Finally, the federal Liberals have been given the green light for roadside saliva screening tests for marijuana. On Monday, Justice Minister Jody Wilson-Raybould approved the Drager DrugTest 5000 as the first saliva screening equipment to be used by law enforcement to test for THC, the main psychoactive agent in cannabis.
The equipment will now be made available to police forces across the country, but the government says it will still be up to police forces to decide what testing equipment they want to use.
Manufacturers have told the government that they could meet demand for roadside saliva testing equipment within four to six weeks.
Legislation that passed Parliament in June allows for the use of roadside saliva tests to detect the presence of drugs like cocaine, methamphetamine and marijuana.
The Liberals have pledged $161 million in funding for police training and drug-testing equipment over the next five years, as well as a public awareness campaign about the perils of driving while high.
Cannabis can be detected through blood, urine, hair, or saliva. When you smoke weed, the primary ingredient, THC, is metabolized and soaked into your body. Since the saliva test, unlike the others, focuses on THC content, it might suggest that marijuana has a comparatively short time span where it can be identified by using a saliva test.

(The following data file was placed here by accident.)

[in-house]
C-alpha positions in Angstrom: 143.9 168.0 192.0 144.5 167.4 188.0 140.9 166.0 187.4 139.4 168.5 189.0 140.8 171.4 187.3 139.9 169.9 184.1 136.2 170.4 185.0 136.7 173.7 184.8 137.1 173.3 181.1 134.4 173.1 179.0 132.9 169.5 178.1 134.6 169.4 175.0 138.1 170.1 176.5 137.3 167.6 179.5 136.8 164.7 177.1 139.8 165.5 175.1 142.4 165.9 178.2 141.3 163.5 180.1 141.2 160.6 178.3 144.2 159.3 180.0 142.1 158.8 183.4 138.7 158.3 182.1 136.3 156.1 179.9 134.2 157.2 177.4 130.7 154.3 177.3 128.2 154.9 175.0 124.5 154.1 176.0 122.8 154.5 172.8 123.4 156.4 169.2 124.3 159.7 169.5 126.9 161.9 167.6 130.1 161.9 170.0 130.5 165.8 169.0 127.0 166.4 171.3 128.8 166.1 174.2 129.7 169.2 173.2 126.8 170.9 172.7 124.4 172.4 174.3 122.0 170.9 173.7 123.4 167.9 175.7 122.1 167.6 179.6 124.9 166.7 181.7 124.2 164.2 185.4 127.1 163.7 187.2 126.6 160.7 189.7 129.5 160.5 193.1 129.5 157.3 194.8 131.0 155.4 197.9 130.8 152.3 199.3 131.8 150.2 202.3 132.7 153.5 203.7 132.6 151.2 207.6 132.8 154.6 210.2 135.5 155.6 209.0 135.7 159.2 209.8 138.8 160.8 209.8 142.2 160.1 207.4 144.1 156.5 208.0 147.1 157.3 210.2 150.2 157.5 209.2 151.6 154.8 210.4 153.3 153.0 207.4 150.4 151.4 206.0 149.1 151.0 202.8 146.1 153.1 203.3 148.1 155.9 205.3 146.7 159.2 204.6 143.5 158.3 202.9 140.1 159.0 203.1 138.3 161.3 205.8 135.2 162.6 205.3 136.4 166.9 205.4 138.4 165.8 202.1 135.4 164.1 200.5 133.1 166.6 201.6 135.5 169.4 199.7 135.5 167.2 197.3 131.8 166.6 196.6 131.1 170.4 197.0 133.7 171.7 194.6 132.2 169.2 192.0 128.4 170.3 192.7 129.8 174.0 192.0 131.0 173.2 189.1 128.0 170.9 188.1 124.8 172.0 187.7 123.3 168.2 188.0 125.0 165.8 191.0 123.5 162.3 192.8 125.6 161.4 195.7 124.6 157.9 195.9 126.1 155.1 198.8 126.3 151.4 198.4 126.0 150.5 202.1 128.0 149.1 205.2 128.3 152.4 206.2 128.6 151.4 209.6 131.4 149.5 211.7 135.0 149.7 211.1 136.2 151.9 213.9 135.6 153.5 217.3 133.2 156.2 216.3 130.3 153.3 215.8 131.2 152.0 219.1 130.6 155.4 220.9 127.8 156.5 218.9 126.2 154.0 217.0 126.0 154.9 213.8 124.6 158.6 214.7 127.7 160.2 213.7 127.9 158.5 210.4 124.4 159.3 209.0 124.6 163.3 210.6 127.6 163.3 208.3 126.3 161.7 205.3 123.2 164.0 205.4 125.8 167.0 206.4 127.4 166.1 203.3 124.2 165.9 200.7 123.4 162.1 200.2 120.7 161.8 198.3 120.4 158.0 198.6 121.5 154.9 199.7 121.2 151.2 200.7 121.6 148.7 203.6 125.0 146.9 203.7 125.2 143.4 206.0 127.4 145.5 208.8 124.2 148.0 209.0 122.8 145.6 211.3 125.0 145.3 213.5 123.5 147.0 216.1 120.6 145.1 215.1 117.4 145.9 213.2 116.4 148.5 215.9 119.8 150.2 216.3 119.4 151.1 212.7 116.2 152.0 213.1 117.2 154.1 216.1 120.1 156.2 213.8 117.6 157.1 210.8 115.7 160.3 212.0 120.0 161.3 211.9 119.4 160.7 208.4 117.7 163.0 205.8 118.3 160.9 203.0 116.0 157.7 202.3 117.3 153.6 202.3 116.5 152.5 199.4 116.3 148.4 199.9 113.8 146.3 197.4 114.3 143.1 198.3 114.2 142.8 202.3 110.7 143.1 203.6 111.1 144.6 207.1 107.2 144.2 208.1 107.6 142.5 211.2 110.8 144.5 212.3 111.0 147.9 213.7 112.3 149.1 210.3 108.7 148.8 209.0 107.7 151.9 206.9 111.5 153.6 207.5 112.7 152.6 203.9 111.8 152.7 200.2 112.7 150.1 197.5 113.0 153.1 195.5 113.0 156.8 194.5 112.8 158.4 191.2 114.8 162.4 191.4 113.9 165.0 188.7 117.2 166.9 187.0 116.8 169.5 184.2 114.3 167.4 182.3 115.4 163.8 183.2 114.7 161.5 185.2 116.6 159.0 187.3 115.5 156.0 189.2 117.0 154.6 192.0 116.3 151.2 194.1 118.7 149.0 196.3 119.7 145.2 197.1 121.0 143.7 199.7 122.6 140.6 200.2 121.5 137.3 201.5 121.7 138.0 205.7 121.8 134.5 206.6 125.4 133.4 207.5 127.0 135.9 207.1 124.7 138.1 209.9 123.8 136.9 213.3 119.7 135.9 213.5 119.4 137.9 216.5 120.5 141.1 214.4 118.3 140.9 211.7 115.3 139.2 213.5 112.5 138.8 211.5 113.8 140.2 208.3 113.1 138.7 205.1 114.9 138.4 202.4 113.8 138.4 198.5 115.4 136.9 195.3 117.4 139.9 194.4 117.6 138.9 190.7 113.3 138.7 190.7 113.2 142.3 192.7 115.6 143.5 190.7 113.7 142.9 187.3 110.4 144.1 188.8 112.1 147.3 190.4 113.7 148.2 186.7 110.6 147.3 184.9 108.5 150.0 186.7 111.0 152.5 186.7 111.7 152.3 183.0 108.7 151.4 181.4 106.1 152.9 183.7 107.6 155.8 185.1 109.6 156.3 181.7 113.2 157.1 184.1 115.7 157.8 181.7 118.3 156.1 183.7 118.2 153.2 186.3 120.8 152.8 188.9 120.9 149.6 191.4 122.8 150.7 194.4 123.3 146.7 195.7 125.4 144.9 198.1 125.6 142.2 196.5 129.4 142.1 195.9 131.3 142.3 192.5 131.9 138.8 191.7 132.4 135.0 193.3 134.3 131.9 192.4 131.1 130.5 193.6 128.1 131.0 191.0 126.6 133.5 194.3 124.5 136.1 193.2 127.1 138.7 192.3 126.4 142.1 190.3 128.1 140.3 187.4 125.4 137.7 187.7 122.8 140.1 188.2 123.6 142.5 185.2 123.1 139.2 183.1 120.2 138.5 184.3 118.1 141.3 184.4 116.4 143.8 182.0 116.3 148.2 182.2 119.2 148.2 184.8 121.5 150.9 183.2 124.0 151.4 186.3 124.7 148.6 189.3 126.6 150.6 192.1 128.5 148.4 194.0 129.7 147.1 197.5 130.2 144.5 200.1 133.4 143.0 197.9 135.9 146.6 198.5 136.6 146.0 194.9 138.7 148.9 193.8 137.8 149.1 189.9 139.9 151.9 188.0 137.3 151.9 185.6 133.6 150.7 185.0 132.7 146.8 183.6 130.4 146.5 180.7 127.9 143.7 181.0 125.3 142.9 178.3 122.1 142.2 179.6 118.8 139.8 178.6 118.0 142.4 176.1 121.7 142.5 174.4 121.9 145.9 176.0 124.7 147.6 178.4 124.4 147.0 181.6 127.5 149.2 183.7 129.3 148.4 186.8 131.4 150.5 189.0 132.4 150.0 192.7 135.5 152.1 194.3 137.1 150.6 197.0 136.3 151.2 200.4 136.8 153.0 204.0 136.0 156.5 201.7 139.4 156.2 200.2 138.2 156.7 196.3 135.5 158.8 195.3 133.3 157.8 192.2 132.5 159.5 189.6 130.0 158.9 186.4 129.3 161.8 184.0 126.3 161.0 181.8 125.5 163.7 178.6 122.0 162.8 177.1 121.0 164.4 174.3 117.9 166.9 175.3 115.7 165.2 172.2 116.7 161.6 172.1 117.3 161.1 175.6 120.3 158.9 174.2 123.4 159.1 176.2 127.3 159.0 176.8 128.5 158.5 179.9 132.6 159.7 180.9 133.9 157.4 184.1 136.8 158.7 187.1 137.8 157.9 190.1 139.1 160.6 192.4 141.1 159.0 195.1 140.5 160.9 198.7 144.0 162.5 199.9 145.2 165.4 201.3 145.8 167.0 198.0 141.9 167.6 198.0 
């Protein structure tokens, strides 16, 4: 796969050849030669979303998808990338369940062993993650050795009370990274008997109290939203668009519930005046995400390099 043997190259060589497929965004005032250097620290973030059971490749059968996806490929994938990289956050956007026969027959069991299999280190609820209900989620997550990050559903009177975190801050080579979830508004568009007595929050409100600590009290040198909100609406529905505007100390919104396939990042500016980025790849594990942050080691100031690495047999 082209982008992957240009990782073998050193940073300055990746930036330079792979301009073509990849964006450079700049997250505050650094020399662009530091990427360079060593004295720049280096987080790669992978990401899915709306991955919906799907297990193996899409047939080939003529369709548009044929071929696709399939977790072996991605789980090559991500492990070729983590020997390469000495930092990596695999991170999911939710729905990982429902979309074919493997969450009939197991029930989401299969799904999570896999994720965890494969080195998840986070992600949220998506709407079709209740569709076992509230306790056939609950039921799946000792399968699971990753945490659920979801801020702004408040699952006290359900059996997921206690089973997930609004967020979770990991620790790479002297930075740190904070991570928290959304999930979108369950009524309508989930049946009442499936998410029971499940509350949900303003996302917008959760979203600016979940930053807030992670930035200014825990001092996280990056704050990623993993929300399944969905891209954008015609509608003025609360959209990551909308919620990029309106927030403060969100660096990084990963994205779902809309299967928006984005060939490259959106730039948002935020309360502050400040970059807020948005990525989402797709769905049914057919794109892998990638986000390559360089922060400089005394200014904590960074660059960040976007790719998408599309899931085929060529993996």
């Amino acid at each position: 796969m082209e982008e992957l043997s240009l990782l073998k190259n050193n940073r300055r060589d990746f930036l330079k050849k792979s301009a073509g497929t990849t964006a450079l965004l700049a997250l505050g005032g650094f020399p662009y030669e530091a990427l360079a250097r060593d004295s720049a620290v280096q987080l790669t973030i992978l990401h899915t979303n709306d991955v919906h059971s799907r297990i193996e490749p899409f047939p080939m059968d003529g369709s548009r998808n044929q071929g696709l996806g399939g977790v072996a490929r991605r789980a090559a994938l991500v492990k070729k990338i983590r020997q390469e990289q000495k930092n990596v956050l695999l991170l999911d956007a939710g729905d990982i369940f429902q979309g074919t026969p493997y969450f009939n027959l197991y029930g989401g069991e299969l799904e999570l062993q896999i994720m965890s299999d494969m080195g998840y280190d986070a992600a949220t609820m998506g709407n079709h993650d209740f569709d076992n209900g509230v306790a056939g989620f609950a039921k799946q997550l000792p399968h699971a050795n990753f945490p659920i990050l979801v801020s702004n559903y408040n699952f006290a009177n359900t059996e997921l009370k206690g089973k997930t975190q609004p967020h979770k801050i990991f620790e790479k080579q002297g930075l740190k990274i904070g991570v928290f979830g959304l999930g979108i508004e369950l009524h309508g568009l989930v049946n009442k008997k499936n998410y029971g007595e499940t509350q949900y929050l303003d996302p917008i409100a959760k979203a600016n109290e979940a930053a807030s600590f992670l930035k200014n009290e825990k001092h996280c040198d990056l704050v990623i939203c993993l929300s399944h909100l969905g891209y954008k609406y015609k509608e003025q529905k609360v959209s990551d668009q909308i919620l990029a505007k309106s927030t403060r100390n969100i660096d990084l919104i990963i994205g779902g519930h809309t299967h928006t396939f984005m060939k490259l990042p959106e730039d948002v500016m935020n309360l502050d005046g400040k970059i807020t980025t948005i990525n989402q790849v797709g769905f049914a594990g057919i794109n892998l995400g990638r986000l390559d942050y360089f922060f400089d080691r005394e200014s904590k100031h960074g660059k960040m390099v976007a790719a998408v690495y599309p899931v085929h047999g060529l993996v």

Most saliva tests on the market today can detect marijuana in your system for about 24 hours after consumption. This test is especially effective if you have just smoked a joint. However, it can recognize pot for as long as 72 hours.
Drivers who have a blood drug concentration of more than two nanograms of THC (per millilitre of blood) but less than five nanograms could be found guilty of drugged driving under the proposed summary offence, which has a maximum fine of $1,000.
Drivers caught with more than five nanograms of THC in their blood would be guilty of impaired driving, while drivers with both alcohol and THC in their system would be considered impaired if they have more than 50 milligrams of alcohol (per 100 millilitres of blood) and greater than 2.5 nanograms of THC in their blood.
The government said the other two proposed offences would be similar to the offences for drunk driving. Drivers with more than five nanograms of THC in their blood would be punished with a mandatory fine of $1,000 for a first offence, 30 days imprisonment for a second offence and 120 days for a third offence.
A Public Safety Canada survey conducted by EKOS Research Associates last fall found that although most people understand it’s illegal to drive when impaired by drugs, 43 per cent of Canadians don’t know how long to wait to drive after consuming pot, and one in six felt three hours was long enough — a significant underestimate.